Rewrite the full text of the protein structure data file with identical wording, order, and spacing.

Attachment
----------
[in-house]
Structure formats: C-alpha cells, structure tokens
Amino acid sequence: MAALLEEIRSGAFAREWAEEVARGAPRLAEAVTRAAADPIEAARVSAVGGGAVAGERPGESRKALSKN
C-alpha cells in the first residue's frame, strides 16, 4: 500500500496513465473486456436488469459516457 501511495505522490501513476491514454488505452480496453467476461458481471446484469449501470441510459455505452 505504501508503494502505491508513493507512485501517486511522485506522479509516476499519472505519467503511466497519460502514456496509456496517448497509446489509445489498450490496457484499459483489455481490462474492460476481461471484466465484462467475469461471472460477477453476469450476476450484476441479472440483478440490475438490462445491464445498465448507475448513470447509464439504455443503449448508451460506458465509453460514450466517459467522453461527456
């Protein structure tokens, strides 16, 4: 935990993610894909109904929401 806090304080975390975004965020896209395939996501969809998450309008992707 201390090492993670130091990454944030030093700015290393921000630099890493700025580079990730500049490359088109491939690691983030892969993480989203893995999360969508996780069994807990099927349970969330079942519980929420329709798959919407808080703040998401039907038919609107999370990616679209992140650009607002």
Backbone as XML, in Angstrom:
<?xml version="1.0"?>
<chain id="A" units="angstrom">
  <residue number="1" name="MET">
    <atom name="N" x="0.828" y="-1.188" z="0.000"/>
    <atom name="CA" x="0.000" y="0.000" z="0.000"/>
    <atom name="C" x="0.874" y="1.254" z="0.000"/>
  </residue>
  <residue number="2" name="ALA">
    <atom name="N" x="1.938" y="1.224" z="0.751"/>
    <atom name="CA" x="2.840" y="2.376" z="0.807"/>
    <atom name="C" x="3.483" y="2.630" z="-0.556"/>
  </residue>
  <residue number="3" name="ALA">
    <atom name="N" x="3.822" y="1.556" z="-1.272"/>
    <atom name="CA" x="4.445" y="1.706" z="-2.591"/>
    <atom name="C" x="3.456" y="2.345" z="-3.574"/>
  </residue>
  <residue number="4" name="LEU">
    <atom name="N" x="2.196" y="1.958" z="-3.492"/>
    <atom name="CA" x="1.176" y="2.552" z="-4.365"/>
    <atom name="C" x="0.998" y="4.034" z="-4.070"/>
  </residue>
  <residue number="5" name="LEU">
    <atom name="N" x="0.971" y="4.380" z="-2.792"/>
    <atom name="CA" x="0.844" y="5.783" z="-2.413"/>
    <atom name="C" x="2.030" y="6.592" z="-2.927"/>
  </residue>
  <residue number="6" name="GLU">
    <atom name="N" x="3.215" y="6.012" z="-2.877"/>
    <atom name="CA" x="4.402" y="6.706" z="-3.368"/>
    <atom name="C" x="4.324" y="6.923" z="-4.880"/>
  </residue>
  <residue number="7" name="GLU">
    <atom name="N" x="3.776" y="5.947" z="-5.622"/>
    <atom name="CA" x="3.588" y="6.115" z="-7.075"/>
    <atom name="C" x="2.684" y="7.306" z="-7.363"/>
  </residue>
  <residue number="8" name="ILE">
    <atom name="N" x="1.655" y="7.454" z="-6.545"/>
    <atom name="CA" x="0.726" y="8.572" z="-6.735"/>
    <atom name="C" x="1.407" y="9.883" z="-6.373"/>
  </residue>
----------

[in-house]
Structure formats: C-alpha cells, structure tokens
Amino acid sequence: MAALLEEIRSGAFAREWAEEVARGAPRLAEAVTRAAADPIEAARVSAVGGGAVAGERPGESRKALSKN
C-alpha cells in the first residue's frame, strides 16, 4: 500500500496513465473486456436488469459516457 501511495505522490501513476491514454488505452480496453467476461458481471446484469449501470441510459455505452 505504501508503494502505491508513493507512485501517486511522485506522479509516476499519472505519467503511466497519460502514456496509456496517448497509446489509445489498450490496457484499459483489455481490462474492460476481461471484466465484462467475469461471472460477477453476469450476476450484476441479472440483478440490475438490462445491464445498465448507475448513470447509464439504455443503449448508451460506458465509453460514450466517459467522453461527456
């Protein structure tokens, strides 16, 4: 935990993610894909109904929401 806090304080975390975004965020896209395939996501969809998450309008992707 201390090492993670130091990454944030030093700015290393921000630099890493700025580079990730500049490359088109491939690691983030892969993480989203893995999360969508996780069994807990099927349970969330079942519980929420329709798959919407808080703040998401039907038919609107999370990616679209992140650009607002």
Backbone as XML, in Angstrom:
<?xml version="1.0"?>
<chain id="A" units="angstrom">
  <residue number="1" name="MET">
    <atom name="N" x="0.828" y="-1.188" z="0.000"/>
    <atom name="CA" x="0.000" y="0.000" z="0.000"/>
    <atom name="C" x="0.874" y="1.254" z="0.000"/>
  </residue>
  <residue number="2" name="ALA">
    <atom name="N" x="1.938" y="1.224" z="0.751"/>
    <atom name="CA" x="2.840" y="2.376" z="0.807"/>
    <atom name="C" x="3.483" y="2.630" z="-0.556"/>
  </residue>
  <residue number="3" name="ALA">
    <atom name="N" x="3.822" y="1.556" z="-1.272"/>
    <atom name="CA" x="4.445" y="1.706" z="-2.591"/>
    <atom name="C" x="3.456" y="2.345" z="-3.574"/>
  </residue>
  <residue number="4" name="LEU">
    <atom name="N" x="2.196" y="1.958" z="-3.492"/>
    <atom name="CA" x="1.176" y="2.552" z="-4.365"/>
    <atom name="C" x="0.998" y="4.034" z="-4.070"/>
  </residue>
  <residue number="5" name="LEU">
    <atom name="N" x="0.971" y="4.380" z="-2.792"/>
    <atom name="CA" x="0.844" y="5.783" z="-2.413"/>
    <atom name="C" x="2.030" y="6.592" z="-2.927"/>
  </residue>
  <residue number="6" name="GLU">
    <atom name="N" x="3.215" y="6.012" z="-2.877"/>
    <atom name="CA" x="4.402" y="6.706" z="-3.368"/>
    <atom name="C" x="4.324" y="6.923" z="-4.880"/>
  </residue>
  <residue number="7" name="GLU">
    <atom name="N" x="3.776" y="5.947" z="-5.622"/>
    <atom name="CA" x="3.588" y="6.115" z="-7.075"/>
    <atom name="C" x="2.684" y="7.306" z="-7.363"/>
  </residue>
  <residue number="8" name="ILE">
    <atom name="N" x="1.655" y="7.454" z="-6.545"/>
    <atom name="CA" x="0.726" y="8.572" z="-6.735"/>
    <atom name="C" x="1.407" y="9.883" z="-6.373"/>
  </residue>